3. Update $\mathit{previous\_target}$ with $\mathit{target}$. Update $\mathit{right}$ with $u_m$.

  3. Return the number of intervals we have selected.

It takes $O(n)$ time to run this part.

An implementation in Python

Please go here at replit.com and click the green "Run" button once or twice to run some basic tests.

Please view the function minimum_positive_intervals(nums) in file main.py that implements the approach above. You may need to click "show files" button and/or "main.py" button first.

Note that while the indices starts with $1$ in the question and this answer, all indices in the implementation starts with $0$.

What if we should also cover nonpositive elements?

The same analysis and algorithm applies, except that we will delete/adjust the requirement/phrases/steps that are related to element positivity.

  • $\begingroup$ As a preprocessing step, we can consolidate each group of consecutive positive elements into one positive element and each group of consecutive negative elements into one negative element. Although this step does not improve the worst-case time, it may speed up the general cases significantly such as $40\%$. $\endgroup$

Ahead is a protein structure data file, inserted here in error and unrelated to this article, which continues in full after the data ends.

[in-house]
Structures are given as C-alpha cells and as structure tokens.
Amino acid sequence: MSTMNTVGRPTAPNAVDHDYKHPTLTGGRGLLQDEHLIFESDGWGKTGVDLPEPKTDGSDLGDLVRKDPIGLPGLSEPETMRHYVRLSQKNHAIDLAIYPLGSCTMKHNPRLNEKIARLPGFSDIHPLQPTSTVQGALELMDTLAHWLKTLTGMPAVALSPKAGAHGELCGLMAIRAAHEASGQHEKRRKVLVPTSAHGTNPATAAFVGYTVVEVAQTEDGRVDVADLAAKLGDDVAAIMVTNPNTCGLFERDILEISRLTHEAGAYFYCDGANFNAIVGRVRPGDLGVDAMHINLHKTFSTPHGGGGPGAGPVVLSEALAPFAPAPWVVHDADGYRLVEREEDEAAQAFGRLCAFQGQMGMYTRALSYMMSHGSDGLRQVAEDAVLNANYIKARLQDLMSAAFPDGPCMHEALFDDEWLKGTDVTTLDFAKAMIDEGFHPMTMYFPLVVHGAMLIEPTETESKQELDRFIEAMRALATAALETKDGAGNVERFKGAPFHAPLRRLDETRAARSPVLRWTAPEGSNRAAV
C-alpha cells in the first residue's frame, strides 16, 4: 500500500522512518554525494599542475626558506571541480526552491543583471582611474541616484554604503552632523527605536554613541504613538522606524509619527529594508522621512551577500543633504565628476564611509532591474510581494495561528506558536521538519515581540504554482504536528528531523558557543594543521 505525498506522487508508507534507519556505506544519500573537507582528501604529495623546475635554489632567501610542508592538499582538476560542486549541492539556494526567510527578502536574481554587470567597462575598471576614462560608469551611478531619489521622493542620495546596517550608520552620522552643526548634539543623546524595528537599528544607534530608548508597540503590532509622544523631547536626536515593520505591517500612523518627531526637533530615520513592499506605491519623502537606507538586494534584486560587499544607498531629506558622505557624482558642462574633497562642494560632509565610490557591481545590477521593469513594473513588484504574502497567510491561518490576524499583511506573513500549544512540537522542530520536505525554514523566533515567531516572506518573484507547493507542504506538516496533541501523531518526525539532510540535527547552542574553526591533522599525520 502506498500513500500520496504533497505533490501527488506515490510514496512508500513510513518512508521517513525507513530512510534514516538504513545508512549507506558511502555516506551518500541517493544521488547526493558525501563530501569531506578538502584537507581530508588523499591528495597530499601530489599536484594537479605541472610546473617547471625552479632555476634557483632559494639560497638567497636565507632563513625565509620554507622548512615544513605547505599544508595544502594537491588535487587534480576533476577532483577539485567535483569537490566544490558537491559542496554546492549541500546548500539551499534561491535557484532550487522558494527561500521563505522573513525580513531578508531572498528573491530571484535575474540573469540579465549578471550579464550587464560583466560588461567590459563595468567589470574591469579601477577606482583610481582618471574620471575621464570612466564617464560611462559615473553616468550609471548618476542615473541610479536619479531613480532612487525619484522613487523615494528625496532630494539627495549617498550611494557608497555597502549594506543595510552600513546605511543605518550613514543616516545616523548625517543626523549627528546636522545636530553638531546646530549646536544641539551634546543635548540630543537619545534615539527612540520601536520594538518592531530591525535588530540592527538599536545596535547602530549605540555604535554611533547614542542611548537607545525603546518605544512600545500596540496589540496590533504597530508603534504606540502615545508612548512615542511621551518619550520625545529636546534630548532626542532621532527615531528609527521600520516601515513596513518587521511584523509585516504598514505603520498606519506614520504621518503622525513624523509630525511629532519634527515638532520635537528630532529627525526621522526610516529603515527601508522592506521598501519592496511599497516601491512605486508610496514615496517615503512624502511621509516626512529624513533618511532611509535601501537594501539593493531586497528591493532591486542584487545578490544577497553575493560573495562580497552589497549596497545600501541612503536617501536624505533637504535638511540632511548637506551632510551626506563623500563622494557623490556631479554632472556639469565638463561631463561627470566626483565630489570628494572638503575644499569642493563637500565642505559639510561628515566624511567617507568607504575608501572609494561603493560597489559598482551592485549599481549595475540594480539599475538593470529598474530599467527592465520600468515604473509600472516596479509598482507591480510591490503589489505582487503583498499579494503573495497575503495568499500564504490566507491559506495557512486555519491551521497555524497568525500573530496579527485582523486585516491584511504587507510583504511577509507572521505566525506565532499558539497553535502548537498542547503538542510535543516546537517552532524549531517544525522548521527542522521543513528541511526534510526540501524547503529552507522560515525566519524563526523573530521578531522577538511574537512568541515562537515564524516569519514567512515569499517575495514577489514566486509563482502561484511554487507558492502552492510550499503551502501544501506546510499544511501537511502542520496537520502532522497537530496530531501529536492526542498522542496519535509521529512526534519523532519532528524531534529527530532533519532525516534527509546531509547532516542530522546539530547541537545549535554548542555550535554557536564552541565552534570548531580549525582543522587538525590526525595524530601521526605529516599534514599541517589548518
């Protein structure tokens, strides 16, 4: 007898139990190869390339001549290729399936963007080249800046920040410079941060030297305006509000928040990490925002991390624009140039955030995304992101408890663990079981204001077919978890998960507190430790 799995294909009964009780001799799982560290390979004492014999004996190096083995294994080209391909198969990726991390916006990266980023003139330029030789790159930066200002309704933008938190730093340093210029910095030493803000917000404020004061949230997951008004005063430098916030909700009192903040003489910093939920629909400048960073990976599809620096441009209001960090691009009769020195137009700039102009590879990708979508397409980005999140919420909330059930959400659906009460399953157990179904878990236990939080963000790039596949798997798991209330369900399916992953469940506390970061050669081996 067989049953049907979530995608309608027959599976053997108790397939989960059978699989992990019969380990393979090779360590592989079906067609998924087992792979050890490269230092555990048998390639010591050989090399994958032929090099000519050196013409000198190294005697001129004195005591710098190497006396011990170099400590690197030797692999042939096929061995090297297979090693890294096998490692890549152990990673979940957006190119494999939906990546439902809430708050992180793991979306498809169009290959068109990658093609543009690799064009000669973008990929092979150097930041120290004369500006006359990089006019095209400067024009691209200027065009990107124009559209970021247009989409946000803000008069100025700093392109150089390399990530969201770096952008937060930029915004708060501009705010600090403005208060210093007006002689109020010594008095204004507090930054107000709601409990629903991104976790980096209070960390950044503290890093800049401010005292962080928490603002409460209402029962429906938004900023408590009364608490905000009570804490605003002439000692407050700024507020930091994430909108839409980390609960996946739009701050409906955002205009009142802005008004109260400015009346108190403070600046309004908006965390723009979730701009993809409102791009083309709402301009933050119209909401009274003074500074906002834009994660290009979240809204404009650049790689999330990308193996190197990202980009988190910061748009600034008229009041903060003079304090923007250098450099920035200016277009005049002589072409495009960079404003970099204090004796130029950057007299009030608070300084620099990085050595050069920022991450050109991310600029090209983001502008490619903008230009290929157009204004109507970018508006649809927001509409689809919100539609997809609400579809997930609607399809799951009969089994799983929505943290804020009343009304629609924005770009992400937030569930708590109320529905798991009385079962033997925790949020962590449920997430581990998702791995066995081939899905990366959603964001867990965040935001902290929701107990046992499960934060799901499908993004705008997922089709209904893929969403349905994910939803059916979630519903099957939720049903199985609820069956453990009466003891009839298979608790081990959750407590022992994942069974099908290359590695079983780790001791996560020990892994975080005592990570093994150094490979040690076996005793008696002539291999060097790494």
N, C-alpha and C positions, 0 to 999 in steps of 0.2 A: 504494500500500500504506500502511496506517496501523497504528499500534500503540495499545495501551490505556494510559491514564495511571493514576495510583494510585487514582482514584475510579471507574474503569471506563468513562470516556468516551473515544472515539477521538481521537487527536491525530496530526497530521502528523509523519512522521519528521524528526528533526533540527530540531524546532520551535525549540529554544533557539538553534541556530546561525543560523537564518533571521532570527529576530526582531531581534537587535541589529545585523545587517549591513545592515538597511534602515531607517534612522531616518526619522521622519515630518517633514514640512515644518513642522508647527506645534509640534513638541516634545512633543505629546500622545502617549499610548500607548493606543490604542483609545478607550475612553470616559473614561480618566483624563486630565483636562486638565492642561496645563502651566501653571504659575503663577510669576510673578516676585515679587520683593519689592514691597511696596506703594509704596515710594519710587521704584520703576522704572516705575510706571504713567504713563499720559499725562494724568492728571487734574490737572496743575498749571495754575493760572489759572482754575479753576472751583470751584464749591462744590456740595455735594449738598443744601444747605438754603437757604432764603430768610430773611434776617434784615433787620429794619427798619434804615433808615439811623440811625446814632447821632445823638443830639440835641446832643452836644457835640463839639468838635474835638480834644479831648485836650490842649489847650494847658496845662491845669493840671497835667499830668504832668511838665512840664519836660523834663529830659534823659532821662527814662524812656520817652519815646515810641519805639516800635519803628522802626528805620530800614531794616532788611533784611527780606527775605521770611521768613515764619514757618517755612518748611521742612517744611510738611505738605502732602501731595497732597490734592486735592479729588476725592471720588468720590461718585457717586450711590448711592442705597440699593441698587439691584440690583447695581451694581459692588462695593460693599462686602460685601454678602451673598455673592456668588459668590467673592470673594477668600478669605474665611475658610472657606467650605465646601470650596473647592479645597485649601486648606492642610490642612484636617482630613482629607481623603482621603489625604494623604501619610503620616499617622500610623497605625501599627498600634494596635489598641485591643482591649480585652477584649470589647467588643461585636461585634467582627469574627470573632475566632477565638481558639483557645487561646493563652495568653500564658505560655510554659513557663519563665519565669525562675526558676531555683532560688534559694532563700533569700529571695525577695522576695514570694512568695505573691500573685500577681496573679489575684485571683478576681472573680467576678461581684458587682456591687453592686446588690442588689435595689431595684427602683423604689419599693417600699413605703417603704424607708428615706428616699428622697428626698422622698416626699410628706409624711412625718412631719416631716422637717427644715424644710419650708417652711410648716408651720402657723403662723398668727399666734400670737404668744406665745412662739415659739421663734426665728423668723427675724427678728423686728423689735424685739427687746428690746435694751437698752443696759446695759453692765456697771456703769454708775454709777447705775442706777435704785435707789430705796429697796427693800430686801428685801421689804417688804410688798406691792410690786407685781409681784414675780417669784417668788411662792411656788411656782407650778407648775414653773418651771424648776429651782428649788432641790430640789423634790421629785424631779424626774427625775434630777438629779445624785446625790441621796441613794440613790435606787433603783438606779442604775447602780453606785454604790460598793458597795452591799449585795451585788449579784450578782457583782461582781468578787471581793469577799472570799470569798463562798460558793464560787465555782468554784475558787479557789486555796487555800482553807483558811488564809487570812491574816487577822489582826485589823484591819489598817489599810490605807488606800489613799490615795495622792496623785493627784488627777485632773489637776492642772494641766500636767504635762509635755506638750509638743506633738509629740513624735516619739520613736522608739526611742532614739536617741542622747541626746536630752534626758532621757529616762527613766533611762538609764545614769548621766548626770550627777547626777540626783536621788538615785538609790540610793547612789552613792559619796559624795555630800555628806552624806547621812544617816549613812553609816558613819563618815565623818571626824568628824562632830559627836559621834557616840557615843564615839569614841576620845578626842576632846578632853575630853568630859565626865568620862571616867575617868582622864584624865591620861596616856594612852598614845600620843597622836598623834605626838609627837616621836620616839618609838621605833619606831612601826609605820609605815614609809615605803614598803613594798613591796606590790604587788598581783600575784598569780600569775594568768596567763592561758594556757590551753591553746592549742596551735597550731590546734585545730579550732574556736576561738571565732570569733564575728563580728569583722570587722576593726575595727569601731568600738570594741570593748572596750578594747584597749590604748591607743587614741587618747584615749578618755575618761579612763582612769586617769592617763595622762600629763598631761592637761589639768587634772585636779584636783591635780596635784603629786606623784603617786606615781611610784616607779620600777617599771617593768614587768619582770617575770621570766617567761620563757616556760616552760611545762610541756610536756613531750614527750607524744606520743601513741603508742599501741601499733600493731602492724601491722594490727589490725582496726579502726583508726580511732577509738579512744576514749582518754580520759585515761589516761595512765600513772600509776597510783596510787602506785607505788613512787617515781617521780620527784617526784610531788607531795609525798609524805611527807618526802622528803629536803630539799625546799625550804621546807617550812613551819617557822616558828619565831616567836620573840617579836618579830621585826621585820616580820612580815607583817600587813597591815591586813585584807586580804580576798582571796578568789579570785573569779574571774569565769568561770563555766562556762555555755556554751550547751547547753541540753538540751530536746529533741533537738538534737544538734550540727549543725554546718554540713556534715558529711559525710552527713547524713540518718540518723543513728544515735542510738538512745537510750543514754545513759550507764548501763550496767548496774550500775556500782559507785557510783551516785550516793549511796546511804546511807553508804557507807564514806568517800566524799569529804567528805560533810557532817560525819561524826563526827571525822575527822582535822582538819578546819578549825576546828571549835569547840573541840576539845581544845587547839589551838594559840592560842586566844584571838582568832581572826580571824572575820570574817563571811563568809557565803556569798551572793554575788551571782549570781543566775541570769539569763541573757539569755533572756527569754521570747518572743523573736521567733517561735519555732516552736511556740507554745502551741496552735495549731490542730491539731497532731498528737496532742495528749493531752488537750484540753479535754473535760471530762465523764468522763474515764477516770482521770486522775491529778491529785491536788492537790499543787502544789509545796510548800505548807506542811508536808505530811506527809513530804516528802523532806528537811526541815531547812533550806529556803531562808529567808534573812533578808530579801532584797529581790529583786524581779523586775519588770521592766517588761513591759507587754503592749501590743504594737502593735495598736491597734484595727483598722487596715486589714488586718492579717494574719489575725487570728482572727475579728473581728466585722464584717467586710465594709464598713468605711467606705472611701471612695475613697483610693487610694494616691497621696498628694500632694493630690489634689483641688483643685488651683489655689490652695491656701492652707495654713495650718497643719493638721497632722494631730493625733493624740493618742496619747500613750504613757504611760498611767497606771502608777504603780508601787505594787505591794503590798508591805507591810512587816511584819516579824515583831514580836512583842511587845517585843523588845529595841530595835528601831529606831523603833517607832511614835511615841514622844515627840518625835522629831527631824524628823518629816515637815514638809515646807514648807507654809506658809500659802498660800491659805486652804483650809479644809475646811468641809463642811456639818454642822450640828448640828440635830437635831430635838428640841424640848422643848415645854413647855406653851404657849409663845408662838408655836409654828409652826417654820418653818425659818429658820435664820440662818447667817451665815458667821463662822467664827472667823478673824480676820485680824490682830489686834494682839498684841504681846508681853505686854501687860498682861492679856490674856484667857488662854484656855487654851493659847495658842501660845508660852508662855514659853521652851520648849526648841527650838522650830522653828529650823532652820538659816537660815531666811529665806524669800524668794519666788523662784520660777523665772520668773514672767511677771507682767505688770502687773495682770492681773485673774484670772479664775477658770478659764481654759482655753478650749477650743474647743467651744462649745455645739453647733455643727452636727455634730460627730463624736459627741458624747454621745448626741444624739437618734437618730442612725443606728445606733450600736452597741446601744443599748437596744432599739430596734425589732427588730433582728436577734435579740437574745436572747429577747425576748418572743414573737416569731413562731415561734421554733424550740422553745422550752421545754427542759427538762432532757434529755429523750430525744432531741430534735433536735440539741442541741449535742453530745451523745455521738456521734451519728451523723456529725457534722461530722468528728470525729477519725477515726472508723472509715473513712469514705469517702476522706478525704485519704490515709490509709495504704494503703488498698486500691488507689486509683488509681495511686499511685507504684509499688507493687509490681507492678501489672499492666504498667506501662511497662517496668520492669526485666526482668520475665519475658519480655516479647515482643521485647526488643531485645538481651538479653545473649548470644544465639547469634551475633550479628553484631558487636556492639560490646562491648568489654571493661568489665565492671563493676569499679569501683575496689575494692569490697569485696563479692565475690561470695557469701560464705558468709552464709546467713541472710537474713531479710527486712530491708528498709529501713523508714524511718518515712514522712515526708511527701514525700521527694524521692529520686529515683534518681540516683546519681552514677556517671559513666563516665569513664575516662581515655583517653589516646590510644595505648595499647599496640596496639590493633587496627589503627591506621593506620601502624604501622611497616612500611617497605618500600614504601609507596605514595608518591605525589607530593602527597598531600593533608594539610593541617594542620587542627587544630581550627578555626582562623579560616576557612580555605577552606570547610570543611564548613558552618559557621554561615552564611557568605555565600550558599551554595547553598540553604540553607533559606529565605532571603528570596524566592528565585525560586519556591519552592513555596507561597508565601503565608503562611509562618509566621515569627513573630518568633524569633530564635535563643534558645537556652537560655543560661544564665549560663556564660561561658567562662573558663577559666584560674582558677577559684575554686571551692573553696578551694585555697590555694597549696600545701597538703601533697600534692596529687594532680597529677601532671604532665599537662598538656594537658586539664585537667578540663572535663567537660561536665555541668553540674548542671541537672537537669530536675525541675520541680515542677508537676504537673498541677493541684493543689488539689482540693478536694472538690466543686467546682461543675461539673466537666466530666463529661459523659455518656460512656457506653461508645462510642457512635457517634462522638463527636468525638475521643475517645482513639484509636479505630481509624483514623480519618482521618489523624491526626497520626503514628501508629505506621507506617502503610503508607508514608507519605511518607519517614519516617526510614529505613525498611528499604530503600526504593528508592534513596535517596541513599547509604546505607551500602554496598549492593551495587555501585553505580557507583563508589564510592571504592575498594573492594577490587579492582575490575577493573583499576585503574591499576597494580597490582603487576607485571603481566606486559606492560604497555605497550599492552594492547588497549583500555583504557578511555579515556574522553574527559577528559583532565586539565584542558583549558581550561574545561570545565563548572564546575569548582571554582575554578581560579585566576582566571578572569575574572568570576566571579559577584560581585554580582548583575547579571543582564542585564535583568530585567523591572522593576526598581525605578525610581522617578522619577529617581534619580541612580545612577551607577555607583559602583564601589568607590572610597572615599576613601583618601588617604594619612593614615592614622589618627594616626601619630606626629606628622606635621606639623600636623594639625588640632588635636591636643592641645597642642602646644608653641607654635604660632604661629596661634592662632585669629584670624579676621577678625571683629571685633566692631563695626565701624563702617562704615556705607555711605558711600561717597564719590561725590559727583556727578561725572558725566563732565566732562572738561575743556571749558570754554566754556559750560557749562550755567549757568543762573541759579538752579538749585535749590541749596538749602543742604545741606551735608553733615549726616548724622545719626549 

– John L.
    Commented Nov 25, 2022 at 8:46
  • $\begingroup$ Is it possible to solve this problem in linear time? If not, why? $\endgroup$
    – Aishgadol
    Commented Nov 27, 2022 at 6:37
  • $\begingroup$ Incredible, Waiting for the update! $\endgroup$
    – Aishgadol
    Commented Nov 28, 2022 at 17:15
  • $\begingroup$ Thanks to your intuition and request, I have found a linear algorithm. Please check my updated answer. $\endgroup$
    – John L.
    Commented Nov 29, 2022 at 10:11
  • 1
    $\begingroup$ @Aishgadol I updated my answer with a bit clarification. Also added more comment to my implementation in Python. $\endgroup$
    – John L.
    Commented Dec 5, 2022 at 13:34